no more assault weapons, just patrol rifles.
The AG has ruled that an officer may take temporary custody of the gun during a stop, but if your not a bad guy, here in Florida there is mutual respect and nobody gets excited. I hope we can all keep it that way. Now Im sure that this all has something to do with the fact that I am a 56 year old, fat, white, college professor AND that I seldom drive around after midnight. I have explained to my sons that it may be a little tense when they get stopped at night and there are 4 teenagers in the car and only one nice officer and how he may ask them to do some things that really are for officer safety and they understand.
Wish we could get open carry, and get rid of the exemptions in the guns in cars parked at work law, but all in all, all is good, but we cant let our guard down for one moment.
Thanks for taking the time to listen to my pontification.
Form 1s available upon request.
Posted by: Chuck at January 27, 2009 06:22 PM
"Indeed, BATFE encourages police to trace all guns encountered."
Encourages? Sounds like 4A implications to me. What about the guns they encounter during stops where there is no RAS? Plenty of open-carriers have had serial numbers run when there was no RAS for the stop (also called illegal stops).
For James: "Oh, Nothing illegal in this car, officer." For myself, I plan to lie. If he finds it during a search, which for myself would only be an illegal search over top of my refused consent, I'll wait for him to comment, "I thought you said there were no guns in this car?" To which I'll reply, "I thought you said you'd uphold the constitution?"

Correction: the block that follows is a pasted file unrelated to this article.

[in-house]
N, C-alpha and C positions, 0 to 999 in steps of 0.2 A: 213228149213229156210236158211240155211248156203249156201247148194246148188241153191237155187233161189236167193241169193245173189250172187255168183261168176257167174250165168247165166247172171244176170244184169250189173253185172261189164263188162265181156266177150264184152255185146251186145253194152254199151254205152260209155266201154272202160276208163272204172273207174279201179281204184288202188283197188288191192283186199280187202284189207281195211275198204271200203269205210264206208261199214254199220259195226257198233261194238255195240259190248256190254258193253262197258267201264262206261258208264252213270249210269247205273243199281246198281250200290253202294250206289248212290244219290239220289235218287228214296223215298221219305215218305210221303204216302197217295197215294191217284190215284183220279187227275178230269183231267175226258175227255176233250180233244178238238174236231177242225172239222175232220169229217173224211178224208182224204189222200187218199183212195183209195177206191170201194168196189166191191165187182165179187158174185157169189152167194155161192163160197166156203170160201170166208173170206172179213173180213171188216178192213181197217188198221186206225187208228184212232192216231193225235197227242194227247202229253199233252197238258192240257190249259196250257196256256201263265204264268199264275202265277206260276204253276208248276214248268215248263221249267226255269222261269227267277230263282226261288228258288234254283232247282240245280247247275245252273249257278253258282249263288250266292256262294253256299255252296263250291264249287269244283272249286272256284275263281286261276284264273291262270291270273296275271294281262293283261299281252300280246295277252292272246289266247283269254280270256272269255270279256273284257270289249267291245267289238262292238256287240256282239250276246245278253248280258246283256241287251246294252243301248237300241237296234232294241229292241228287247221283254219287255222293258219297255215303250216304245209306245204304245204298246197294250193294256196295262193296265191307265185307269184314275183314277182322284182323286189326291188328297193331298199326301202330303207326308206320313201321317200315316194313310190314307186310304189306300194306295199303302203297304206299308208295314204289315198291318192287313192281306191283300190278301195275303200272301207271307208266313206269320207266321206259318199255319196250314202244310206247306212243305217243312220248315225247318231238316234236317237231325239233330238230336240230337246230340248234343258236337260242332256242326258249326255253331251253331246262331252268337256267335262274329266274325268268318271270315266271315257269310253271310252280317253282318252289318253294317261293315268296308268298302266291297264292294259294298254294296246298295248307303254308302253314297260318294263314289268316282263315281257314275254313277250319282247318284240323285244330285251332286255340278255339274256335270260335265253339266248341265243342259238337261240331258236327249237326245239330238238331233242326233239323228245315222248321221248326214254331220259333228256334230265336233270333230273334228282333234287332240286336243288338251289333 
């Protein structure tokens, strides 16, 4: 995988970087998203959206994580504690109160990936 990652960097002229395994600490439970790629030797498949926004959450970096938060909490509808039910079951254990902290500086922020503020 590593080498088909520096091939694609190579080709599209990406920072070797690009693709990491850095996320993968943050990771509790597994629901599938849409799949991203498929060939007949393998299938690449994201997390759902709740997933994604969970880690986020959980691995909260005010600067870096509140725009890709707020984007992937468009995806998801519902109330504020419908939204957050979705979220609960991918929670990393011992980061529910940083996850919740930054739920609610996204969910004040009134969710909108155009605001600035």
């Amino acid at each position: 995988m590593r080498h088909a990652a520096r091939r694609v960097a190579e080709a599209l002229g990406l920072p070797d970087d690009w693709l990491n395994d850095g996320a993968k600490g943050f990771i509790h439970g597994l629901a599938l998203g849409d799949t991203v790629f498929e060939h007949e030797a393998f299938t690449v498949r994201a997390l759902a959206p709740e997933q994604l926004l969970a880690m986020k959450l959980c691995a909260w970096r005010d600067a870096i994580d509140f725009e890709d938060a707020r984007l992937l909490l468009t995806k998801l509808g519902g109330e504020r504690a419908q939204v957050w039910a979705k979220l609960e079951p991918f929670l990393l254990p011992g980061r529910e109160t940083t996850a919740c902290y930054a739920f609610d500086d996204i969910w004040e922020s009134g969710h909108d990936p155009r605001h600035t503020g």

Posted by: Virginian at January 27, 2009 08:45 PM
In Georgia we have State Supreme Court case law from State v. Jones (2008). The rule in Jones is that stopping someone (Tier 2 or higher) and seizing a weapon for inspection is not permissible, unless there is reasonable articulable suspicion of a crime based on specific and articulable facts which, taken together with the rational inferences from those facts, reasonably warrant the officer in believing that the suspect is dangerous and the suspect may gain immediate control of weapons.
Not all states might have that protection.
Posted by: Scott at January 28, 2009 06:38 AM
I would have to reply "Of course you may take possession of my firearm in the interest of officer safety, so long as I can take possession of your firearm in the interest of citizen safety."
Have had that conversation. Results nobody got stupid, nobody got hurt, although the stop itself was illegal.
Posted by: straightarrow at January 28, 2009 07:11 PM
The same type of data was used against "Chucks gunshop in Dalton Illinois" Operation push protest based on trace data. Jessie jackson in 2007. Chicago currently has No gun shops. Chucks is the closest shop to the Chicago border . This is also the primary place CPD officers go to get their duty weapons also!
To my knowledge He is still in operation and has not had his FFl pulled by the BATF.
This is not the first time that Chuck's Gun Shop has been targeted by activists. Jackson's group among others such as United Power for Action & Justice have also rallied outside of the shop. Jackson's and the other activists reasons for rallying outside of Chuck's Gun Shop is as Jesse Jackson stated "majority of the guns connected with recent shooting deaths in Chicago" as reported by NBC 5.
The owner of Chuck's Gun Shop, John Riggio told NBC 5 that he follows strictly the gun laws, when selling any firearm. He also went to say that "any firearms that are stolen or resold on the black market are out of his control".
Posted by: Illinois Vote at January 29, 2009 12:37 PM
Another angle on this, pointed out on OpenCarry.org, is that in NC where the quoted report occurred, concealed carry permit holders are REQUIRED to notify the police they are carrying. While, of course, criminals cannot be required to notify.
How's that square with the accuracy of gun trace data?
It would be interesting to compare the number of traces in states that require CCW drivers to notify against the number of siezed firearms or arrests on firearms violations.
Posted by: Virginian at January 29, 2009 07:57 PM